Not really sure where this information came from, but this is an extremely fibrous, low starch product. Nothing like a sweet feed. Avg NSC is in the mid teens.
     
    12-12-2011, 10:36 AM
  #17
Green Broke
So it sounds like I should probably use it as a hay extended and then still add in my strategy healthy edge (which DOES contain beet pulp).if things get really bad I can feed Horse chow instead of hay and also still add the Healthy Edge.
     
    12-15-2011, 08:32 PM
  #18
Foal
Quote:
Originally Posted by Cinnys Whinny    
So it sounds like I should probably use it as a hay extended and then still add in my strategy healthy edge (which DOES contain beet pulp).if things get really bad I can feed Horse chow instead of hay and also still add the Healthy Edge.

As long as you have hay, then I would use it as a hay extender...it's up to you with the Strategy Healthy Edge. Technically Horse Chow can take the place of grain and hay, but I could see added benefits of feeding the Healthy Edge, especially if you just use Horse Chow as an extender. Healthy Edge will give you more added fat in the diet which is great especially for the skin and coat.
     
    12-15-2011, 09:37 PM
  #19
Green Broke
Looks like Cin is eating the next batch. My BO took the batch he wouldn't eat and took it off my board, yay. Tomorrow I should have 50 bales of the stuff he WILL eat delivered so that SHOULD last us until the spring cutting is in a cured. But I have been warned that if it's another dry winter (little snow) again, this year there will be even less hay and most of the growers in the area will be most likely shipping to TX not us...sigh. I think I am going to start looking for pasture board just in case that happens. I know of a few around here and worse case scenario I guess I'll let him spend a year at my friends pasture in MO, though I'll miss the bugger.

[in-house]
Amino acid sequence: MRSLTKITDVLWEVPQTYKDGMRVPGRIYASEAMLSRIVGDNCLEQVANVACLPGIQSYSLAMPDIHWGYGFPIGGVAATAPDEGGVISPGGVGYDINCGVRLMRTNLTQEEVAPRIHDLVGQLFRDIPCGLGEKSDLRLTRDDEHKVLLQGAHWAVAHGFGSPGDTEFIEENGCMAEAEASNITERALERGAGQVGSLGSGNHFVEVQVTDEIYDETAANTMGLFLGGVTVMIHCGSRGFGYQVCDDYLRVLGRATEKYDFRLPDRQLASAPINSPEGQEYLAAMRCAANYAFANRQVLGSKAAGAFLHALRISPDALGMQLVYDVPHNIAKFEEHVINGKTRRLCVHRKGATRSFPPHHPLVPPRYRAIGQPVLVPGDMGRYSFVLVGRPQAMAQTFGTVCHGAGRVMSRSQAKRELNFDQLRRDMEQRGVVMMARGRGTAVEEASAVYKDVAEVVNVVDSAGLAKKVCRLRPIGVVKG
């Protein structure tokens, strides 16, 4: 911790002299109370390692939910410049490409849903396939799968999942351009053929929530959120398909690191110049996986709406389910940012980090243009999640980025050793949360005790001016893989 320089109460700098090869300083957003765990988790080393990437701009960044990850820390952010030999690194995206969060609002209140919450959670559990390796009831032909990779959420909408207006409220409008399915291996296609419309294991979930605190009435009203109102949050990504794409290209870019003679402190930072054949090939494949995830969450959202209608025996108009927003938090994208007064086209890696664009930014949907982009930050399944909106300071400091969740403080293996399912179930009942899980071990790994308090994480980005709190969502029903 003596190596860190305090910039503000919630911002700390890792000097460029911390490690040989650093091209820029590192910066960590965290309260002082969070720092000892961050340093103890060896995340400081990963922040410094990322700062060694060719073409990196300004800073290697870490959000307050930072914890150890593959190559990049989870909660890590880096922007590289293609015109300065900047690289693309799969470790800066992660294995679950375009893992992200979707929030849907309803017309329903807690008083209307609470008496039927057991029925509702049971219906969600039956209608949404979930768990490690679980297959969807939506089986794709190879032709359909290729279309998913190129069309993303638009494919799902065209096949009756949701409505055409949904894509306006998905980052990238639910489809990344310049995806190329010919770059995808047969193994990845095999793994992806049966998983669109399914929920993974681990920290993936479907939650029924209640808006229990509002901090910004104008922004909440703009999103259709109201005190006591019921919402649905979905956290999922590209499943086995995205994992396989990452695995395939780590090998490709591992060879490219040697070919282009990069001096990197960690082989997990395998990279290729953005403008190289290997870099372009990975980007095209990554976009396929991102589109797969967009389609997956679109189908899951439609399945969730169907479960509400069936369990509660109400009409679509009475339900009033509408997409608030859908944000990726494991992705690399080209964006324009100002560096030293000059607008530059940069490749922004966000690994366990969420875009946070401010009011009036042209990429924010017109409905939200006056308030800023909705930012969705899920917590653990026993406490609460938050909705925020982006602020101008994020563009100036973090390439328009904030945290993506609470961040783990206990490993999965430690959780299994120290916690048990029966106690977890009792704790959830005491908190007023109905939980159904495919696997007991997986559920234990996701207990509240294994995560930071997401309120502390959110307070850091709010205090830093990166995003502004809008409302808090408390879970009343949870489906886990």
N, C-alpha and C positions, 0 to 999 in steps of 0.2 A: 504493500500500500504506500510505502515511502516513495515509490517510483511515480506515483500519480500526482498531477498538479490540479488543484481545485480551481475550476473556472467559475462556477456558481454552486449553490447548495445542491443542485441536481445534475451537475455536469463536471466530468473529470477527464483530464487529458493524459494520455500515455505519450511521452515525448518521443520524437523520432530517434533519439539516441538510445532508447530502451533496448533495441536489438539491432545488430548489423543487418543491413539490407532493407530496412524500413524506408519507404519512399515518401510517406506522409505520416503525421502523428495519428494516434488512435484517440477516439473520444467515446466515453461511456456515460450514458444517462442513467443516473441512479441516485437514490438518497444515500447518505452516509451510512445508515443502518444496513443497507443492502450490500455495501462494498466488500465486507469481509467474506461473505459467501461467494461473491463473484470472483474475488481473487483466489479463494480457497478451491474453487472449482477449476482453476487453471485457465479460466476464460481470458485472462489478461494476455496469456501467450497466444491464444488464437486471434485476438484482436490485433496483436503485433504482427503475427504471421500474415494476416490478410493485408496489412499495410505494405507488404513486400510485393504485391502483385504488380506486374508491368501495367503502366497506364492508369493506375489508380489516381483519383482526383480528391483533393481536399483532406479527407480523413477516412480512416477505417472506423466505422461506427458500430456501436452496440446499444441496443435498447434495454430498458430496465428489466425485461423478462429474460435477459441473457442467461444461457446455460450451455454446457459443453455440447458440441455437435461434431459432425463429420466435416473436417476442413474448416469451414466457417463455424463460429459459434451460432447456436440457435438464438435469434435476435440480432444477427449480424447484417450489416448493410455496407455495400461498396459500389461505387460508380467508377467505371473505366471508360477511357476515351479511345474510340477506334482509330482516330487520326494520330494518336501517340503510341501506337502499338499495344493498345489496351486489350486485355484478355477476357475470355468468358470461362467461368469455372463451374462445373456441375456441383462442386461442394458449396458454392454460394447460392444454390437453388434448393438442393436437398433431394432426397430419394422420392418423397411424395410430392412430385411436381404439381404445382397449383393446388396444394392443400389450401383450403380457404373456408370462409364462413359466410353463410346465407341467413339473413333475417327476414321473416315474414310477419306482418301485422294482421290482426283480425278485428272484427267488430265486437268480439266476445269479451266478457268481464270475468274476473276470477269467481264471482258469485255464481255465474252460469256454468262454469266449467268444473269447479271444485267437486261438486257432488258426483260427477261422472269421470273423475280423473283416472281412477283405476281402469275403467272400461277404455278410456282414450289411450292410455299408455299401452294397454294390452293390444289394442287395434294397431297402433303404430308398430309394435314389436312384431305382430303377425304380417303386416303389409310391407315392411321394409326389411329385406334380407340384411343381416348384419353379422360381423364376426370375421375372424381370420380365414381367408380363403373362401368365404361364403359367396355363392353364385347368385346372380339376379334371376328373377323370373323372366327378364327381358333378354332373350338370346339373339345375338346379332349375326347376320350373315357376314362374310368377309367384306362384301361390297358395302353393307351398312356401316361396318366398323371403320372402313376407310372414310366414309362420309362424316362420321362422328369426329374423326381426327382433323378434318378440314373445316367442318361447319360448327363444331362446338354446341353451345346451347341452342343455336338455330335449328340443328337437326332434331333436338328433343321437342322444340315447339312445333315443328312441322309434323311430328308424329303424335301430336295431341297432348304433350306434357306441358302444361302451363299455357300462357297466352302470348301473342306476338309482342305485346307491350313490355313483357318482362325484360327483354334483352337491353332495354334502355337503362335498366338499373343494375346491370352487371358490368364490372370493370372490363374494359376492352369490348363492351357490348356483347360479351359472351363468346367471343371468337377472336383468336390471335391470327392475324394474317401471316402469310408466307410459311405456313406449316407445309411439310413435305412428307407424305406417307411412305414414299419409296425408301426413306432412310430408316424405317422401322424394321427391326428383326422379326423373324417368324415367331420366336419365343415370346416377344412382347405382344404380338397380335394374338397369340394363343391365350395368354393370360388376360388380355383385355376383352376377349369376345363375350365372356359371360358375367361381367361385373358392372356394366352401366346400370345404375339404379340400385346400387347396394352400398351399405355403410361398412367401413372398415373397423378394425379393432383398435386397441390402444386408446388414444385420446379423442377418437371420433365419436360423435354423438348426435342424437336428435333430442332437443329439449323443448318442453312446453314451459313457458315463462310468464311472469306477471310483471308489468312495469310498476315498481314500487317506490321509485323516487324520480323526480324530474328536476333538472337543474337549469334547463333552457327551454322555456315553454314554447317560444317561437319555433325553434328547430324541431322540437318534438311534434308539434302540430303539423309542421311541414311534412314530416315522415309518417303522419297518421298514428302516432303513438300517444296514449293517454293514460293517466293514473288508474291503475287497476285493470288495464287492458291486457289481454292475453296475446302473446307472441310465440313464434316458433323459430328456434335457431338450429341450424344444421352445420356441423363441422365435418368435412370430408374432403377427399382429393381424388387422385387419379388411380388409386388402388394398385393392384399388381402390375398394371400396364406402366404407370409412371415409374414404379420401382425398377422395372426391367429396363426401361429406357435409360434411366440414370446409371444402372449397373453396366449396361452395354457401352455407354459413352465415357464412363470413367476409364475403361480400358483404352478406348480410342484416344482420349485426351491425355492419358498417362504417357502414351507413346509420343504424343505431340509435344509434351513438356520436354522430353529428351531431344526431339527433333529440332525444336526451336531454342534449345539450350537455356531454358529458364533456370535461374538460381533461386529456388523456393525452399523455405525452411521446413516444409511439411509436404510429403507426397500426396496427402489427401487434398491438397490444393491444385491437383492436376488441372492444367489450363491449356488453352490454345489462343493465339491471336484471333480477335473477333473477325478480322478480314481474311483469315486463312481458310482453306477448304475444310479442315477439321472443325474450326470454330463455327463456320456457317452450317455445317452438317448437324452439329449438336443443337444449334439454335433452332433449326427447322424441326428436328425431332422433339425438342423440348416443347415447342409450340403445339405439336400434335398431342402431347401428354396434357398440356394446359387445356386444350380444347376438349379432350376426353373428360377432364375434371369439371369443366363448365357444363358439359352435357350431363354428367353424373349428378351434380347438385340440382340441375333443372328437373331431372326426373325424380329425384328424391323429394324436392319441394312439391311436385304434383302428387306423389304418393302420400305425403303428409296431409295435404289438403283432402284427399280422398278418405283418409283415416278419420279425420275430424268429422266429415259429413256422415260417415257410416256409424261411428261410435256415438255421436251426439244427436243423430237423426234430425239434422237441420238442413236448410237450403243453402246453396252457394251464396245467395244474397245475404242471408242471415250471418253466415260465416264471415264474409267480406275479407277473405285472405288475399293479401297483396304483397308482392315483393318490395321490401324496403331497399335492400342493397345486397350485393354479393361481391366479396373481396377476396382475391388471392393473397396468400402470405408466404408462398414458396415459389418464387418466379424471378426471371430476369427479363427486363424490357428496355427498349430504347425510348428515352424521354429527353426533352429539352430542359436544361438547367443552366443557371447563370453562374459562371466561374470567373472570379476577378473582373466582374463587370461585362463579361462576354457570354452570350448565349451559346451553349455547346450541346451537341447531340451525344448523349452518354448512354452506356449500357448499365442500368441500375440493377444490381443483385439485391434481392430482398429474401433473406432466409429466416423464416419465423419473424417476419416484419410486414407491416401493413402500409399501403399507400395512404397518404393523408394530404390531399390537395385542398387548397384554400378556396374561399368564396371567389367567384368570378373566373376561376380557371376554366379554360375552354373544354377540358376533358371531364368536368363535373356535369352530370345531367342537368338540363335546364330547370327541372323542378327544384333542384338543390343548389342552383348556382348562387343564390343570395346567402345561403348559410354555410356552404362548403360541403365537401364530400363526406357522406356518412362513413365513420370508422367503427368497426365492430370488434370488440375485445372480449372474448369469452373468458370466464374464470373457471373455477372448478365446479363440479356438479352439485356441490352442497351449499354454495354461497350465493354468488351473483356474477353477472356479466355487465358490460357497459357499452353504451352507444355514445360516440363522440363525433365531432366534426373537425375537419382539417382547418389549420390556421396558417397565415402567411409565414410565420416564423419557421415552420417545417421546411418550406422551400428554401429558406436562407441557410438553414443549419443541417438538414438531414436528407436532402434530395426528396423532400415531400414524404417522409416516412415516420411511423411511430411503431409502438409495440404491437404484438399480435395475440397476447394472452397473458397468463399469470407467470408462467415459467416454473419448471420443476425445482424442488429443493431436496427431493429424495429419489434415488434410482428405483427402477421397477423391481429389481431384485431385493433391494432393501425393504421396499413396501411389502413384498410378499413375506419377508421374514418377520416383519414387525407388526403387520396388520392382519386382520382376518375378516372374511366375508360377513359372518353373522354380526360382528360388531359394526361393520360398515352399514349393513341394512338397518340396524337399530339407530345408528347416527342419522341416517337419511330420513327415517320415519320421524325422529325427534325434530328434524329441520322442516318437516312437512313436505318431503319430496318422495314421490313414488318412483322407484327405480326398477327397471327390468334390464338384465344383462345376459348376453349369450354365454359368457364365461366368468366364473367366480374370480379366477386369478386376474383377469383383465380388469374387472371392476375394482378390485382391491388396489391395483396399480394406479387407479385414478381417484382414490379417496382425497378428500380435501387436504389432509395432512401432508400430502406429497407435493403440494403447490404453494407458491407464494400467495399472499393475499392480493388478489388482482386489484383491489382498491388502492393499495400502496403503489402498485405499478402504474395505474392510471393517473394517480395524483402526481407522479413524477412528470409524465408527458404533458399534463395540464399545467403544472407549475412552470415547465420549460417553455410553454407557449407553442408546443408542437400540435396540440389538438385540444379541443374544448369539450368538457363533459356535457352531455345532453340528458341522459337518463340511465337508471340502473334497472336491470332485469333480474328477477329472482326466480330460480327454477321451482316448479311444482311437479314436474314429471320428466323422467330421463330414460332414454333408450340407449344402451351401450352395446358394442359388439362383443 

12-16-2011, 05:22 PM
  #20
Trained
Quote:
Originally Posted by Cinnys Whinny    
A lot of horses who eat cubes, pellets only eat a few times a day and have no problems. In CA my stable fed alfalfa cubes and most of the horses at them in about an hour. They got them in the morning and then in the evening, never saw any metabolism problems.
It's not just metabolic issues - I think that would probably take a while to surface from that sort of feeding. Horses are 'trickle feeders' and their GI tract is designed to have small amounts going through it near constantly. Unlike our stomach, for eg, which is built more for infrequent meals and releases stomach acids when we eat, gastric juices are flowing through the horse's stomach constantly. Without constant food to digest and without the 'buffer' of saliva from long fibrous feed that requires a fair bit of chewing, stomach acid is free to cause damage to gut lining, ulcers and colic. That is one reason racehorses and other intensively kept and fed horses so commonly suffer these problems... & windsucking that goes with them. Laminitis is another potential which can come from toxins in the blood that leak from the damaged GI tract.

Alfalfa is generally a pretty good feed for horses *as part of a balanced diet*. It is very high in calcium, protein & a range of other nutrients, which can lead to problems when fed too much. Upon nutritionists advice I wouldn't feed more than about 1/3 of a horse's ration in alfalfa/lucerne, to 2/3 hay.